"Once my loved one accepted the diagnosis, healing began for the entire family, but it took too long. It took years. Can't we, as a nation, begin to speed up that process? We need a national campaign to destigmatize mental illness, especially one targeted toward African Americans. The message must go on billboards and in radio and TV public service announcements. It must be preached from pulpits and discussed in community forums. It's not shameful to have a mental illness. Get treatment. Recovery is possible." --Bebe Moore Campbell, 2005
About Bebe Moore Campbell and the Month
Bebe Moore Campbell was an accomplished author, advocate, co-founder of NAMI Urban Los Angeles and national spokesperson, who passed away in November 2006.
She received NAMI's 2003 Outstanding Media Award for Literature for the book Sometimes My Mommy Gets Angry, written especially for children, about a young girl who learns how to cope with her mother's bipolar illness. In 2005, her novel 72-Hour Hold focused on an adult daughter and a family's experience with the onset of mental illness. It helped educate Americans that the struggle often is not just with the illness, but with the healthcare system as well Campbell advocated for mental health education and support among individuals of diverse communities.
In 2005, the idea for a minority mental health awareness month came out of a conversation Campbell had with longtime friend Linda Wharton-Boyd. Campbell’s book, 72-Hour Hold, was about to be released and Wharton-Boyd was organizing book parties. Inspired by Campbell’s charge to eliminate stigma and provide mental health information, Wharton-Boyd suggested dedicating a month to the effort. When Campbell reacted with, “You can’t just do that,” Wharton-Boyd responded, “Claim it!” And together they did.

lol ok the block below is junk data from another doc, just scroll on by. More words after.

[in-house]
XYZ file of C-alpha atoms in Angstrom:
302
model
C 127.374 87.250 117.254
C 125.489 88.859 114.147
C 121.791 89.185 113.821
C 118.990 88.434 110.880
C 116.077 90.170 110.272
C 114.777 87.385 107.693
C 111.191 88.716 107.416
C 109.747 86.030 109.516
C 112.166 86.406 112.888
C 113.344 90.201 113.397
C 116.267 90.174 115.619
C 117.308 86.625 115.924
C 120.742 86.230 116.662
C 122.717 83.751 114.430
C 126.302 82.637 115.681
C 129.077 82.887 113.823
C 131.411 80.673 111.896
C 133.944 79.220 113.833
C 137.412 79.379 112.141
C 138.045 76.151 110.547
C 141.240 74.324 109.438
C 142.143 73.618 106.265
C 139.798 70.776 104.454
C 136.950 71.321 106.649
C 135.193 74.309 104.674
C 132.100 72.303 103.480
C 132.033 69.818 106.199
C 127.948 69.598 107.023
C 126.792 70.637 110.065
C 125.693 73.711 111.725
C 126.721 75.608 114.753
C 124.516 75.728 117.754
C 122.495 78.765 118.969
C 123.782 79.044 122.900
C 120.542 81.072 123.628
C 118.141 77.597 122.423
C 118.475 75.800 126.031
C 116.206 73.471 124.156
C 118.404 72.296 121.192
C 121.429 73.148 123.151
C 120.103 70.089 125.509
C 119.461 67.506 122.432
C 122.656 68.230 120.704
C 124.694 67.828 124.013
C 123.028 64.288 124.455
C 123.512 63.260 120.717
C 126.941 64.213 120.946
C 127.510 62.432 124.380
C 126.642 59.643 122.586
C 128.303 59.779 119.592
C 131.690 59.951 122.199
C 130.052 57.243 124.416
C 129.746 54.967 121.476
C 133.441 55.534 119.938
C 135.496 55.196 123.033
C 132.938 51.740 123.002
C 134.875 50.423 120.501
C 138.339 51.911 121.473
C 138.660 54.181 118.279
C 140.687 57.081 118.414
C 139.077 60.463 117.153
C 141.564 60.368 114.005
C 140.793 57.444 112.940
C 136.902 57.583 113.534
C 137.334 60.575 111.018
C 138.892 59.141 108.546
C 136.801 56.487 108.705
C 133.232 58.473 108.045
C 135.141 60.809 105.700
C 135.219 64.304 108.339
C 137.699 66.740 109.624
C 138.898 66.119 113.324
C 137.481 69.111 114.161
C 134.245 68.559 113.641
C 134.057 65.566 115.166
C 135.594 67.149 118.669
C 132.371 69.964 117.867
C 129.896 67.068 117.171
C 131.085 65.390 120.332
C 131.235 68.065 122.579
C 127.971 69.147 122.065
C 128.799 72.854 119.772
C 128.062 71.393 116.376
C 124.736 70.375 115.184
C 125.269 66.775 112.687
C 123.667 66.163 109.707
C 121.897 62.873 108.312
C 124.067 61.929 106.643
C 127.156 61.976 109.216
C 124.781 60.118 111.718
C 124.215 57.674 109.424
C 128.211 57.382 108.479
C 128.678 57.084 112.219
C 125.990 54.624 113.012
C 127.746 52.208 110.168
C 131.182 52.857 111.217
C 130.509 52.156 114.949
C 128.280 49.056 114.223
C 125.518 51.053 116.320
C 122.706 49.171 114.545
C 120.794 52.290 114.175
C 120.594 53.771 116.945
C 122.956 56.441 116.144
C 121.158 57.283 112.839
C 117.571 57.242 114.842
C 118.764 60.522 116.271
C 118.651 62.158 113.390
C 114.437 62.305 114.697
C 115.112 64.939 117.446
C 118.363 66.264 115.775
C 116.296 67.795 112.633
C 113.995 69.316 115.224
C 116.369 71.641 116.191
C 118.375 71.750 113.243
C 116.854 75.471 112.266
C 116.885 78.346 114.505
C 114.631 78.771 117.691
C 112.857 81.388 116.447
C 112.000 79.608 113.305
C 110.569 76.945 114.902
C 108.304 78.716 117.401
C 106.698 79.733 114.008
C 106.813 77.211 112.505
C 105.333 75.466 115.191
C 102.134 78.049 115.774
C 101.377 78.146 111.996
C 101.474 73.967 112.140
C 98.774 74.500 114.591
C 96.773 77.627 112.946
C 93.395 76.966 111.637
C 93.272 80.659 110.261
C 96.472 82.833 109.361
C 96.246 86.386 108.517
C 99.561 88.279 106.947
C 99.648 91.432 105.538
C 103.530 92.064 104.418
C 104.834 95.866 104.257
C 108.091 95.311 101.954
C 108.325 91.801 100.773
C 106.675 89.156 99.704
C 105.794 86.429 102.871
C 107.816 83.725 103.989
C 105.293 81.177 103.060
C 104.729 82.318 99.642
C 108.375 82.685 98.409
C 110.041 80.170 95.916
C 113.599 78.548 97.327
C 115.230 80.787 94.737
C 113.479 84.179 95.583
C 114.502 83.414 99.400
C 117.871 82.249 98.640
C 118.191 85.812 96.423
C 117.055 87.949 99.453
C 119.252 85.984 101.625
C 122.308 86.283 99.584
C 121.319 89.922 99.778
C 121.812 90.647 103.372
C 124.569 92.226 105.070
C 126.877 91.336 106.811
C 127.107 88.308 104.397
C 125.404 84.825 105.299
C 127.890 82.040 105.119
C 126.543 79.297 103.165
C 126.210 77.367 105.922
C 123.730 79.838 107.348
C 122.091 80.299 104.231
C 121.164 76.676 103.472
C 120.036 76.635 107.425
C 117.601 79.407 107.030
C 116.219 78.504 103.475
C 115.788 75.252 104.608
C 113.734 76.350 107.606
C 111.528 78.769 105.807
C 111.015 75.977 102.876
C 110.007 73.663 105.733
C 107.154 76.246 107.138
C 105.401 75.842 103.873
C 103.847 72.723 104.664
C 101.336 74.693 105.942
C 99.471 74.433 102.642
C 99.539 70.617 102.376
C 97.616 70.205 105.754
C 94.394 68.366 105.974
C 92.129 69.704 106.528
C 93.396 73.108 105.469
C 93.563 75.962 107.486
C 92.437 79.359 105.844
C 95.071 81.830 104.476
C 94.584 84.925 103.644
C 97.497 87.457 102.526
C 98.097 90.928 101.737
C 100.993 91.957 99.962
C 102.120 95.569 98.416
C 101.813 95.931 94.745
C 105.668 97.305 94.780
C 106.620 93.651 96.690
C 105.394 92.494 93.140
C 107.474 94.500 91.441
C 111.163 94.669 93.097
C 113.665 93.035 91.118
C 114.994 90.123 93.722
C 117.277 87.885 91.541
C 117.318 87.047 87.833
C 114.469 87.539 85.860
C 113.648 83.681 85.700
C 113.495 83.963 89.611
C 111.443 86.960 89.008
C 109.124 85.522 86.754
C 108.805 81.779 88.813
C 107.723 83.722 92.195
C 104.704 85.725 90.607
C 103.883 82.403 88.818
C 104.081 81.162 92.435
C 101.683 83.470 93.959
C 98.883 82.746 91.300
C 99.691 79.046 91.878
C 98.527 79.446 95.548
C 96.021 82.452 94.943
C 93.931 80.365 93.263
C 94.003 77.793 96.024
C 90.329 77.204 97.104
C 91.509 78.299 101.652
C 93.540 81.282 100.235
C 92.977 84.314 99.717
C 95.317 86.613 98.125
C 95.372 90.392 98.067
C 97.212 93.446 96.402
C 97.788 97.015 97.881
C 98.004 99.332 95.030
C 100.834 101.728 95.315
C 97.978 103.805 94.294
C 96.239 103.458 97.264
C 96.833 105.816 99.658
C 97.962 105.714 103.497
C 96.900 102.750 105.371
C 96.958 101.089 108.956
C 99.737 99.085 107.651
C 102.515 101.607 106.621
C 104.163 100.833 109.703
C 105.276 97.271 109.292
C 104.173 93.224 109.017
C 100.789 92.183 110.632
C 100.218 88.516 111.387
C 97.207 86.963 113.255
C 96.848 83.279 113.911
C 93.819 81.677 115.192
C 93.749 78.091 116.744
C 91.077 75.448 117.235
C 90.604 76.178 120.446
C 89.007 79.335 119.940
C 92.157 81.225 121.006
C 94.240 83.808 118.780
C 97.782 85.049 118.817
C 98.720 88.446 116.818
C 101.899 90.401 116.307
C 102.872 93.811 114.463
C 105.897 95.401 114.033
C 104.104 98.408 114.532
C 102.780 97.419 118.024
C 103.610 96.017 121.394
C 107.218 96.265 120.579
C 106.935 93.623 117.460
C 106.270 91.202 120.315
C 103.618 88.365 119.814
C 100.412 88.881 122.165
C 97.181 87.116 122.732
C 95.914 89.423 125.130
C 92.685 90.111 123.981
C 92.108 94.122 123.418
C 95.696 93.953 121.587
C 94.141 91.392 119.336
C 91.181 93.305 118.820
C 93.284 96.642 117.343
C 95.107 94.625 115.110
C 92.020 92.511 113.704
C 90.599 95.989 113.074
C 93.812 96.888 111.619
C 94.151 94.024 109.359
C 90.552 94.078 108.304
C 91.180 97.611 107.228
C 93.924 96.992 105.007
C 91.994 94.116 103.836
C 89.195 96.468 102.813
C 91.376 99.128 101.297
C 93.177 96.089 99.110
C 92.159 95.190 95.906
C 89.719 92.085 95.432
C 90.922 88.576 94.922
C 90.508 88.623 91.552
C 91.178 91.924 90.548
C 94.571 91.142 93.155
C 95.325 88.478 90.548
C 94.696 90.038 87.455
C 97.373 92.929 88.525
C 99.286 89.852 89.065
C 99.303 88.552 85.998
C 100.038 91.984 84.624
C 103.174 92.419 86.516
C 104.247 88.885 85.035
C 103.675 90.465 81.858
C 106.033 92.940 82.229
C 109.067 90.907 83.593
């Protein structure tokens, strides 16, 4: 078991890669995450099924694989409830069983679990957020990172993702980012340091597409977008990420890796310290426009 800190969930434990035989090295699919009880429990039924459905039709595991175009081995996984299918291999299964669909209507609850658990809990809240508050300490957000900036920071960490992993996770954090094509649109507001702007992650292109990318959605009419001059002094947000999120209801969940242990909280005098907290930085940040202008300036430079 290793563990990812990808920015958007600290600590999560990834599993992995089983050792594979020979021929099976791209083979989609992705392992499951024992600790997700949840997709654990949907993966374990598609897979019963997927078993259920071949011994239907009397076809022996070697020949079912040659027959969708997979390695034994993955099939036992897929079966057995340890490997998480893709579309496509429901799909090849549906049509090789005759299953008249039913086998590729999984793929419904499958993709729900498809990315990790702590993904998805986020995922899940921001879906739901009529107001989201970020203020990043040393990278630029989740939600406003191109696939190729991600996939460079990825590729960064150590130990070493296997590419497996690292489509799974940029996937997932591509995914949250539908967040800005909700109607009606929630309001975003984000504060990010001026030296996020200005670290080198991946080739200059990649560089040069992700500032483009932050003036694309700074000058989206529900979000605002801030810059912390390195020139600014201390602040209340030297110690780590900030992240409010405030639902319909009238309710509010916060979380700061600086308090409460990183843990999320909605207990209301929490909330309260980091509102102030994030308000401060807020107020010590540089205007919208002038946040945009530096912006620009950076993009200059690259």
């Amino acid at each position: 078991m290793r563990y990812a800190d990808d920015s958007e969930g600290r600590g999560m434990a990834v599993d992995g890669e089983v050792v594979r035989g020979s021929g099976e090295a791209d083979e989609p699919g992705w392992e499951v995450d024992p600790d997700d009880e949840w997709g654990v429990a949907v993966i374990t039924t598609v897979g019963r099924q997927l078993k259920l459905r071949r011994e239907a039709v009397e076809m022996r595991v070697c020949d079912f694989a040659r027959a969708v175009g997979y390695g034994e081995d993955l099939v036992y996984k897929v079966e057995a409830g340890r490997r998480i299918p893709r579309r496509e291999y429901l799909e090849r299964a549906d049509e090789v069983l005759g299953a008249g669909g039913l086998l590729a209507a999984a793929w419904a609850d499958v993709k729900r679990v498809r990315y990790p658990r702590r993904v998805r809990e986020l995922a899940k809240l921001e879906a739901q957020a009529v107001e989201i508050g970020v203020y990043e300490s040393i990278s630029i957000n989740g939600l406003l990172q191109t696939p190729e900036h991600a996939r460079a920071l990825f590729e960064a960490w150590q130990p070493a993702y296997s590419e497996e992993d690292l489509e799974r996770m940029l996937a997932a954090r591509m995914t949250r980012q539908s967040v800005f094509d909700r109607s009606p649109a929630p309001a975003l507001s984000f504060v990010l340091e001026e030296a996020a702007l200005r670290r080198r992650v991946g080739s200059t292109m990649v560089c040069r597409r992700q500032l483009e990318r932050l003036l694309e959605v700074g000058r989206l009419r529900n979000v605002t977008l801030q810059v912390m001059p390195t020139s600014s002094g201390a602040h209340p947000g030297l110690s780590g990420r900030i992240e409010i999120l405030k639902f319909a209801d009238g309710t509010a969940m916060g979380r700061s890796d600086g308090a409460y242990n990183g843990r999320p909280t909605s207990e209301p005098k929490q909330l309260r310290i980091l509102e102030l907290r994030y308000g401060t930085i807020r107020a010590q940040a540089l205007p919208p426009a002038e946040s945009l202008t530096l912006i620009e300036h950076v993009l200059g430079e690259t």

The duo got to work, outlining the concept of National Minority Mental Health Awareness Month and what it would entail. With the support of the D.C. Department of Mental Health and then-mayor, Anthony Williams, they held a news conference in Southeast D.C., where they encouraged residents to get mental health checkups. Support continued to build as Campbell and Wharton-Boyd held book signings, spoke in churches and created a National Minority Mental Health Taskforce of Friends and allies.
However, the effort came to a halt when Campbell became too ill to continue. When Campbell lost her battle to cancer, Wharton-Boyd and a cadre of friends, family and ally advocates reignited their cause, fueled by the passion to honor the life of an extraordinary woman.
The taskforce members researched and obtained the support of Representatives Albert Wyn (D-MD) and Diane Watson (D-CA), who co-signed legislation to create and official minority mental health awareness month.
In May 2008, the U.S. House of Representatives proclaimed July as BeBe Moore Campbell National Minority Health Awareness Month!
The resolution sponsored by Rep. Albert Wynn and co-sponsored by a large bi-partisan group was passed in recognition that: "Improved access to mental health treatment and services and public awareness of mental illness are of paramount importance; and
An appropriate month should be recognized as BeBe Moore Campbell National Minority Mental Health Awareness Month to enhance public awareness of mental illness and mental illness among minorities.
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